I worked at the National Film Board of Canada and met Norman McLaren, who was a great hero of mine. I asked him if it was possible to hypnotize people using film. He had made some experimental films with spiraling circles changing colors. I added a soundtrack of a hypnotist. When we screened it, the audience quickly walked out as it made them seasick. A hypnotist told me it had affected their sense of balance.
I once lived on a tiny island called Giglio in Italy. The Italian word for ice cream is gelato. It is the best ice cream in the world. I used to know the word for ice cream in 11 different languages, but not Chinese, but I never went there anyway.
I once played in a band in New Zealand. The stage scenery fell on top of us while we were playing, but the leader shouted to us to keep playing. This is me playing in a band in Naples. The scenery didn’t fall down this time. That was good, as I was not insured.
I once lived in a commune on a boat in London. The boat leaked when the tide came in if someone forgot to put the bilge plug in. When it leaked, the cats would sleep on my bunk, as it was the only dry place. We had nine cats.
I was once mugged at knife point, but I talked to the burglar and told him to take care of his daughter, then let him out of the house. He was caught a few days later. I wondered who will take care of his daughter.
I once wanted to be a painter. I liked Op-Art, but everyone was doing it in the 1960s. Here are some of my paintings. I couldn’t afford nude models at the time, and the other girls thought I made them look like explosions.
I was once in a car crash near Venice. The car was smashed up and turned upside down in a ditch full of water. It flooded over me, but I got out with a bruised knee. We were helped by a former Italian soldier. He told us he had been a prisoner of war caught by the Australians and had such a good time with them he wanted to go to Australia. The car driver was Australian. He is the one playing the clarinet in the band photo above. He is a very famous Dixieland player and still plays regularly, even though he’s nearly 90.
I once met a lady, and we had a daughter. But we parted. My daughter is beautiful (her mother was a beauty queen). She teaches history and plays with an all-girls band. I never played with an all-girls band, not even as a musician. Here is a picture of my daughter’s first birthday in 1982.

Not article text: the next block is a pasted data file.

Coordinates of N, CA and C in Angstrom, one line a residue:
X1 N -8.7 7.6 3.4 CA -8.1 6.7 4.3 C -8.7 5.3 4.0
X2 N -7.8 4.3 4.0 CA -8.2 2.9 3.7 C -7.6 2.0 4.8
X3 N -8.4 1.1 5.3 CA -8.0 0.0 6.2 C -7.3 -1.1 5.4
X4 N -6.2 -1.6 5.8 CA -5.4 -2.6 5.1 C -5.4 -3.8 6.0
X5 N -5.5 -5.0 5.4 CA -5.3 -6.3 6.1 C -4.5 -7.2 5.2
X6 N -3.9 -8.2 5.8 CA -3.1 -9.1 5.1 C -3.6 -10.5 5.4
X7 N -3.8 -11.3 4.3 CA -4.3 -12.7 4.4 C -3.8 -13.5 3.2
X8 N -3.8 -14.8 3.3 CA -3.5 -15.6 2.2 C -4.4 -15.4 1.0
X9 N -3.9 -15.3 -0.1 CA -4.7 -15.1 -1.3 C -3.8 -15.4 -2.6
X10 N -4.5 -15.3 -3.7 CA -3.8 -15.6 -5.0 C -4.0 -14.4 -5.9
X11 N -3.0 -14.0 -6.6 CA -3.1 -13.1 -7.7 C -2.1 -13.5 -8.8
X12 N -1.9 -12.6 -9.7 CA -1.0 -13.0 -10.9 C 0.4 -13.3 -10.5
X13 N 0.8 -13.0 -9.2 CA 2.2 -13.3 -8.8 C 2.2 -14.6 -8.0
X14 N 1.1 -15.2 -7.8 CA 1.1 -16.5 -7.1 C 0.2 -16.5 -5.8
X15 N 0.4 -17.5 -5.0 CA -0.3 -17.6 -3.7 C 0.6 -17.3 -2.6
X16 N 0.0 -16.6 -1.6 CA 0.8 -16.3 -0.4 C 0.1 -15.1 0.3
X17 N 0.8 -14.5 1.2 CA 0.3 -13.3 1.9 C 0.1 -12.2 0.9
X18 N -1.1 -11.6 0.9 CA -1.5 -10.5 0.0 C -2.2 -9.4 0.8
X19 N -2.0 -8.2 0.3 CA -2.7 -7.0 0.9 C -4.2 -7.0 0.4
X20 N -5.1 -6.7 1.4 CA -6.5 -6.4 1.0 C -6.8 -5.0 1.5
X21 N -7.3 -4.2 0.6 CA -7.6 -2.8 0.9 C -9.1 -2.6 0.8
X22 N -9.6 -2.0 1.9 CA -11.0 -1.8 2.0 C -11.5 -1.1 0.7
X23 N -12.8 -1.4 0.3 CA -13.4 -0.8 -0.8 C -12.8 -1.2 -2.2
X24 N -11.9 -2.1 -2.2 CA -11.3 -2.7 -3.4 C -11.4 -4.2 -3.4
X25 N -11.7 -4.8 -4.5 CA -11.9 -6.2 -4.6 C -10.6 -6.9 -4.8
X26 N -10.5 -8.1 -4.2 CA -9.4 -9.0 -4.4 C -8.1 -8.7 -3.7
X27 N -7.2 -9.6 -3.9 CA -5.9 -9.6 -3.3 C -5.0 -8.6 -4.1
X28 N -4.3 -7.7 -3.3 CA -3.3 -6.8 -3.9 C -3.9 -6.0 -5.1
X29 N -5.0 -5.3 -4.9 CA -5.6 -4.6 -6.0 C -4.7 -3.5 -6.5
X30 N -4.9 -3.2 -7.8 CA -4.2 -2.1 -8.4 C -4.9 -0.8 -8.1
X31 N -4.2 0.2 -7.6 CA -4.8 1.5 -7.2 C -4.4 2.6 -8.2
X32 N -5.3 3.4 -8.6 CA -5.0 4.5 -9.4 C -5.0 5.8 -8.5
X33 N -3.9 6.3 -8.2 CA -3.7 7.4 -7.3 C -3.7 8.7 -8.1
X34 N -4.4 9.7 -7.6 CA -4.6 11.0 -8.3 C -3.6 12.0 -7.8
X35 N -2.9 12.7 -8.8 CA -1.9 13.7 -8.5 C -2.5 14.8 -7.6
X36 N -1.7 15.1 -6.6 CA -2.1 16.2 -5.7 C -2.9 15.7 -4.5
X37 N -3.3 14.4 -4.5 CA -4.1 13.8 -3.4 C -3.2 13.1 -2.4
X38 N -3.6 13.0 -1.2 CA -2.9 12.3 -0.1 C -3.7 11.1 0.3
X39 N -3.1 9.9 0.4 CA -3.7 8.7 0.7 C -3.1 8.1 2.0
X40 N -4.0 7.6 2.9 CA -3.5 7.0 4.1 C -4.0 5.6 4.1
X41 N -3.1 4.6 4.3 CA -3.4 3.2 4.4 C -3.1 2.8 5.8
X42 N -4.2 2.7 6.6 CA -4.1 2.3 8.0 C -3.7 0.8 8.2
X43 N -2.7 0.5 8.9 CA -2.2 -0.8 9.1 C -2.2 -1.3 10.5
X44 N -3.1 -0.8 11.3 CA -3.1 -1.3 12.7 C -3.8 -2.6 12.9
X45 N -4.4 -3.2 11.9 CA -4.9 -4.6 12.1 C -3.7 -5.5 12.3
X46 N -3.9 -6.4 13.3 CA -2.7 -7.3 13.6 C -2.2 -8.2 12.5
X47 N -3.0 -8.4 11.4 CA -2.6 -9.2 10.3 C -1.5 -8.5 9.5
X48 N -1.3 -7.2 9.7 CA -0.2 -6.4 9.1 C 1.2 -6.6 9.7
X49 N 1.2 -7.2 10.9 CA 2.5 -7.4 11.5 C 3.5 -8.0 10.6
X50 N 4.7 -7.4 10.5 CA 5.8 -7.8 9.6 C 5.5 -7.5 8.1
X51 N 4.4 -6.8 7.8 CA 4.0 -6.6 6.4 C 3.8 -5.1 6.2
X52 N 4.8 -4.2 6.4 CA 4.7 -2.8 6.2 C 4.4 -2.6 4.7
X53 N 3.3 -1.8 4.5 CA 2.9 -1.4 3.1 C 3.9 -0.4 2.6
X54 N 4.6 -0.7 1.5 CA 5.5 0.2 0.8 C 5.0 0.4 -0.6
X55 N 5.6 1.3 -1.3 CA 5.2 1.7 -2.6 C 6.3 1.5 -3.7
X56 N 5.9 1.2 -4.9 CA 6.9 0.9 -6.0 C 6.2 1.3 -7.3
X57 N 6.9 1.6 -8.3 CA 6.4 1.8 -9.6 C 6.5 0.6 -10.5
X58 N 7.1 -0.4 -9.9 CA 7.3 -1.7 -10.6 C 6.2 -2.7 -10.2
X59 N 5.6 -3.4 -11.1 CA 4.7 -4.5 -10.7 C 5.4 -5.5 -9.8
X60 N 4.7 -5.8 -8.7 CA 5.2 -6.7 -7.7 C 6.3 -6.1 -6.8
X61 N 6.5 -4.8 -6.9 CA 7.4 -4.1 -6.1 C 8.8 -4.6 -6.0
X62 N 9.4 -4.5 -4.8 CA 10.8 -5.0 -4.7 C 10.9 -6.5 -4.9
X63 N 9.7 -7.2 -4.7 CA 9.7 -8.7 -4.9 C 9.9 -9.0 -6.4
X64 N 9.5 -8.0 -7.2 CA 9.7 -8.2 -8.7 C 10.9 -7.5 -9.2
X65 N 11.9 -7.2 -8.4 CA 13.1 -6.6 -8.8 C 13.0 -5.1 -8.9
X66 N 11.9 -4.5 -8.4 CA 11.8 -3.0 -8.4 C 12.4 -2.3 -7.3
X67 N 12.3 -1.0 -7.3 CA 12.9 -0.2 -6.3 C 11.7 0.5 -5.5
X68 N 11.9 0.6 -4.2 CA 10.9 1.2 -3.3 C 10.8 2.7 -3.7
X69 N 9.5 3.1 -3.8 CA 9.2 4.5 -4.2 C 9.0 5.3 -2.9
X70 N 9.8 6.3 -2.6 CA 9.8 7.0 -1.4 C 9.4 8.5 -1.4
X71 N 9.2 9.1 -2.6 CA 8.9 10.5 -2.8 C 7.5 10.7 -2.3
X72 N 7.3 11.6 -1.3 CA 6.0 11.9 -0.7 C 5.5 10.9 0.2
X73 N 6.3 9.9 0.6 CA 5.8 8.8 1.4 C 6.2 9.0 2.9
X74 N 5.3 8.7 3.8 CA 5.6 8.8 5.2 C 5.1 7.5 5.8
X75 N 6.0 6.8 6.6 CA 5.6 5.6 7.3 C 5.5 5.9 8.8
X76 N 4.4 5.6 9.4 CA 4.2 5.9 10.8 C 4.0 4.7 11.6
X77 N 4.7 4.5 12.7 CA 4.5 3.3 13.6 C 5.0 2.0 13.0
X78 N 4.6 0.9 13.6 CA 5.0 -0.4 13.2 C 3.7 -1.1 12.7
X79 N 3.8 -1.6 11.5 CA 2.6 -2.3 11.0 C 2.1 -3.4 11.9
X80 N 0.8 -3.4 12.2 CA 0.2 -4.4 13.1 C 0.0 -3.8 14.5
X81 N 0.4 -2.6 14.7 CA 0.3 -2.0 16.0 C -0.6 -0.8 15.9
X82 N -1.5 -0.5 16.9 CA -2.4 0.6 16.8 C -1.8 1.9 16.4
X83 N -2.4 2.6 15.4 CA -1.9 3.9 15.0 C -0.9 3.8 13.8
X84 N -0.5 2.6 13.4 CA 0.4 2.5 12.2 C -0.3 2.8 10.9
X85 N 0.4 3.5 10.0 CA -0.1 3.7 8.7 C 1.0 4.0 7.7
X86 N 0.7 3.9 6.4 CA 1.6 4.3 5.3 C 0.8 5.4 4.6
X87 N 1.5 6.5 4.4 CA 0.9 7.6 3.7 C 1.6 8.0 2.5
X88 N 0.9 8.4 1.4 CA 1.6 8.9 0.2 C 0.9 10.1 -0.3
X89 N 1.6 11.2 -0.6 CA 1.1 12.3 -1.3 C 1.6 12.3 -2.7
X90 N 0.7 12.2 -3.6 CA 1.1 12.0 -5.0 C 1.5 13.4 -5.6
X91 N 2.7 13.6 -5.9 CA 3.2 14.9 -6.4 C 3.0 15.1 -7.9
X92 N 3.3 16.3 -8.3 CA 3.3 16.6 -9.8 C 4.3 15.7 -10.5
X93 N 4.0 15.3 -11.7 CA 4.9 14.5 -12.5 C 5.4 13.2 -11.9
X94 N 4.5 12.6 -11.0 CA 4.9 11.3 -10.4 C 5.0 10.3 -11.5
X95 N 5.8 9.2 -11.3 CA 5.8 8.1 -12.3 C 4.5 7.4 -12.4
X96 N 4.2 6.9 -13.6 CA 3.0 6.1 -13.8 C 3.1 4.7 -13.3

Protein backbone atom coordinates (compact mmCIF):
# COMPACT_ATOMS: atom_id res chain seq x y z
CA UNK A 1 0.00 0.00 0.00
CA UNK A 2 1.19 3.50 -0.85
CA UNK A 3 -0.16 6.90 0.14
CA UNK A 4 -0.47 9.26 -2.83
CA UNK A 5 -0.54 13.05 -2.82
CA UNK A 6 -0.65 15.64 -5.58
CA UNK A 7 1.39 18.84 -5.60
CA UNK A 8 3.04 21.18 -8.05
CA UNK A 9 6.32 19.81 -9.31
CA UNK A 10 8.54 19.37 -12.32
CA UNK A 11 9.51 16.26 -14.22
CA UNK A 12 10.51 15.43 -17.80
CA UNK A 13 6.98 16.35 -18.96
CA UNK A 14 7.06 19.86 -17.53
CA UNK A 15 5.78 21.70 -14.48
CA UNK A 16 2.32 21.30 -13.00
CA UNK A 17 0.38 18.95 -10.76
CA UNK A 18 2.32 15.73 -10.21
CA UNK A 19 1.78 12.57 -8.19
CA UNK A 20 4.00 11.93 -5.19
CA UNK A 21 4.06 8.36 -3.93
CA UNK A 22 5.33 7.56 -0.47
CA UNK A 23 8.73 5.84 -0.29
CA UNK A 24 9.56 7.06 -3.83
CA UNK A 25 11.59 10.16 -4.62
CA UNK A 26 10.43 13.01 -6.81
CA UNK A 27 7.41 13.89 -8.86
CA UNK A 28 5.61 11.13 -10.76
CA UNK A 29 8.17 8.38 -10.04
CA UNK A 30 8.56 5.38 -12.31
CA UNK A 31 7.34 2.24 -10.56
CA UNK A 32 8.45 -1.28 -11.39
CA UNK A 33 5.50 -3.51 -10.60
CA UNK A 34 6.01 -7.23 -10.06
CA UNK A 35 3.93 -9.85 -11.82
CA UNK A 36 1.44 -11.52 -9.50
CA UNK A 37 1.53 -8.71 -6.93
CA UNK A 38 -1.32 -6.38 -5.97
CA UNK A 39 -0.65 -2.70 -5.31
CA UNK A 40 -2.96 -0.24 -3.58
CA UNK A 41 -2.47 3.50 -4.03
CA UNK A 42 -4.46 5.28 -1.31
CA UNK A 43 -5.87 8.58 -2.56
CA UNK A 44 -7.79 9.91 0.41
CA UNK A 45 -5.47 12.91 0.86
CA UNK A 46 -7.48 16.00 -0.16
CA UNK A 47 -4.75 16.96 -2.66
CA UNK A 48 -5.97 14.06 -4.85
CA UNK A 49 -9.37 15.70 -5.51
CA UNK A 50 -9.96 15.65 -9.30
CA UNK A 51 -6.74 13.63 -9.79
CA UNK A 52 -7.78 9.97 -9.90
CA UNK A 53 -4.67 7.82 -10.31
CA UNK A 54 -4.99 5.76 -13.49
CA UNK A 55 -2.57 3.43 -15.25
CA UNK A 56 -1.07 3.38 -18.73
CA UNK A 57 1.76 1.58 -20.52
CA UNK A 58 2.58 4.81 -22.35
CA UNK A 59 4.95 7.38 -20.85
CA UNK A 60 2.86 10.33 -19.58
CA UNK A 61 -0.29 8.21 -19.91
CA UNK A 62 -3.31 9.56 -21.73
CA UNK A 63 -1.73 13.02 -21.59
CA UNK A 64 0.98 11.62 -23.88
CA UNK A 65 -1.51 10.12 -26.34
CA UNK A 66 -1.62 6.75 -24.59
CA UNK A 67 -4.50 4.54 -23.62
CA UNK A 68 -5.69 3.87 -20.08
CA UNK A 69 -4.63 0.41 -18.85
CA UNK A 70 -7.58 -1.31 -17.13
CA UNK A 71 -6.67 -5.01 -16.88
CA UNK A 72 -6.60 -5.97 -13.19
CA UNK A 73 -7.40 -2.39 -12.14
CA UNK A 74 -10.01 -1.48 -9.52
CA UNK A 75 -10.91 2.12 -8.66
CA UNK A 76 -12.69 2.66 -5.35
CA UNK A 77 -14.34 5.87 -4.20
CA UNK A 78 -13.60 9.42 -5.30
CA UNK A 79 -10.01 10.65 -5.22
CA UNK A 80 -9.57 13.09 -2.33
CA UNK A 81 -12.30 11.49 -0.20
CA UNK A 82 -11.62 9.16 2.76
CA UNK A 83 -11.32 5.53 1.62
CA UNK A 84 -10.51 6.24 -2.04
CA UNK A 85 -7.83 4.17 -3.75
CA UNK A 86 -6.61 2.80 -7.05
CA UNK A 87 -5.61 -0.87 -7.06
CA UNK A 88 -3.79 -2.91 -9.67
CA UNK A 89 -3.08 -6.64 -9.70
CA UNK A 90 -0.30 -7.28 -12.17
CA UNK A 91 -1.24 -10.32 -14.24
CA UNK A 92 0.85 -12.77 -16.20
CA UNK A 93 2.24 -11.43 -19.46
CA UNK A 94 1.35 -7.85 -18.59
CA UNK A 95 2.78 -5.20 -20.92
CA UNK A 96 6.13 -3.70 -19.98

Her name is Maya. She lives in Australia. I saw the word Maya in an article where it said that Maya means a dream come true in the Indian language. But I think it really means an illusion. The second is closer.
I once worked with special needs children. I got an award for this and met the prime minister of the time, Tony Blair. We only met for two seconds, though. It was not my 15 minutes of fame promised by Andy Warhol. Perhaps the rest will come later.
So, what does it feel like to be old?
It’s a bit like this, with a cat that has luminous eyes and sleeps on its back.
From time to time, something reminds you of the past. You remember things. Mostly nice things.
There is a tendency to reminisce, meander, and ramble when talking and writing about the past, and I wonder if anyone is listening, reading, or caring much.
But that is not feeling old; it’s more like wondering if there isn’t something better I could be doing.
There is of course, but I can’t be bothered. That’s it.
When you get old, you feel you can’t be bothered because most things don’t matter that much.
Or not as much as they used to.
Or not as much as they ever should have done.
I just wish I had known that then when I was younger.
More questions on Aging:
- How close are we to finding a cure for aging?
- What makes young men turn into grumpy old men?
- When people look back on their life in their 30s, 40s, and older, what are some common regrets they have?